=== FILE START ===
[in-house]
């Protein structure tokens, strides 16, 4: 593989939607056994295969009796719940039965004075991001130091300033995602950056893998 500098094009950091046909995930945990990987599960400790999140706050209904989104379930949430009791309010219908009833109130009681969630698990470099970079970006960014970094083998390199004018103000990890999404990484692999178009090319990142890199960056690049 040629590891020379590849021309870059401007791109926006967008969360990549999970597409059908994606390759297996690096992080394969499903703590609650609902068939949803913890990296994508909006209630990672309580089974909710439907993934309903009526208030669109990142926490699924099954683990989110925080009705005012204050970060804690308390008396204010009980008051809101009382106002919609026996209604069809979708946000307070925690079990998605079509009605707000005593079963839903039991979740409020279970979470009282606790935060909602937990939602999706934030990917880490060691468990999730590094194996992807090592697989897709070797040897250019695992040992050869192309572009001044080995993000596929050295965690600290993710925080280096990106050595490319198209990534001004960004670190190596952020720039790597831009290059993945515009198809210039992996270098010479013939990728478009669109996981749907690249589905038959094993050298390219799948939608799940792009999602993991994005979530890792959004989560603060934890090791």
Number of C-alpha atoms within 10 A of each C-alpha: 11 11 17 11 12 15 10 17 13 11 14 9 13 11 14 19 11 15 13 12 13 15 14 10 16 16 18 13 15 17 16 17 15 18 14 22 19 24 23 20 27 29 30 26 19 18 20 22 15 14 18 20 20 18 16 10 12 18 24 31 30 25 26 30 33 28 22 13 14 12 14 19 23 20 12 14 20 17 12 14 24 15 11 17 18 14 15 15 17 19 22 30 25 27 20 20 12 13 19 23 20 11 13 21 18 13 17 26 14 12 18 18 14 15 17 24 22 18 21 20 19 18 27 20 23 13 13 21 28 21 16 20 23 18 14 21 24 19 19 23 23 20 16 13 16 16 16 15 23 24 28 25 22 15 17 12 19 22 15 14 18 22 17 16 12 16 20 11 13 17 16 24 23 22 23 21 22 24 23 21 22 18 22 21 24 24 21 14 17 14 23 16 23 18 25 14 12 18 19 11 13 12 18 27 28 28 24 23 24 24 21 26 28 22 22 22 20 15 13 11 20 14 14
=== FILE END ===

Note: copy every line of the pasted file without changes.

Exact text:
[in-house]
């Protein structure tokens, strides 16, 4: 593989939607056994295969009796719940039965004075991001130091300033995602950056893998 500098094009950091046909995930945990990987599960400790999140706050209904989104379930949430009791309010219908009833109130009681969630698990470099970079970006960014970094083998390199004018103000990890999404990484692999178009090319990142890199960056690049 040629590891020379590849021309870059401007791109926006967008969360990549999970597409059908994606390759297996690096992080394969499903703590609650609902068939949803913890990296994508909006209630990672309580089974909710439907993934309903009526208030669109990142926490699924099954683990989110925080009705005012204050970060804690308390008396204010009980008051809101009382106002919609026996209604069809979708946000307070925690079990998605079509009605707000005593079963839903039991979740409020279970979470009282606790935060909602937990939602999706934030990917880490060691468990999730590094194996992807090592697989897709070797040897250019695992040992050869192309572009001044080995993000596929050295965690600290993710925080280096990106050595490319198209990534001004960004670190190596952020720039790597831009290059993945515009198809210039992996270098010479013939990728478009669109996981749907690249589905038959094993050298390219799948939608799940792009999602993991994005979530890792959004989560603060934890090791």
Number of C-alpha atoms within 10 A of each C-alpha: 11 11 17 11 12 15 10 17 13 11 14 9 13 11 14 19 11 15 13 12 13 15 14 10 16 16 18 13 15 17 16 17 15 18 14 22 19 24 23 20 27 29 30 26 19 18 20 22 15 14 18 20 20 18 16 10 12 18 24 31 30 25 26 30 33 28 22 13 14 12 14 19 23 20 12 14 20 17 12 14 24 15 11 17 18 14 15 15 17 19 22 30 25 27 20 20 12 13 19 23 20 11 13 21 18 13 17 26 14 12 18 18 14 15 17 24 22 18 21 20 19 18 27 20 23 13 13 21 28 21 16 20 23 18 14 21 24 19 19 23 23 20 16 13 16 16 16 15 23 24 28 25 22 15 17 12 19 22 15 14 18 22 17 16 12 16 20 11 13 17 16 24 23 22 23 21 22 24 23 21 22 18 22 21 24 24 21 14 17 14 23 16 23 18 25 14 12 18 19 11 13 12 18 27 28 28 24 23 24 24 21 26 28 22 22 22 20 15 13 11 20 14 14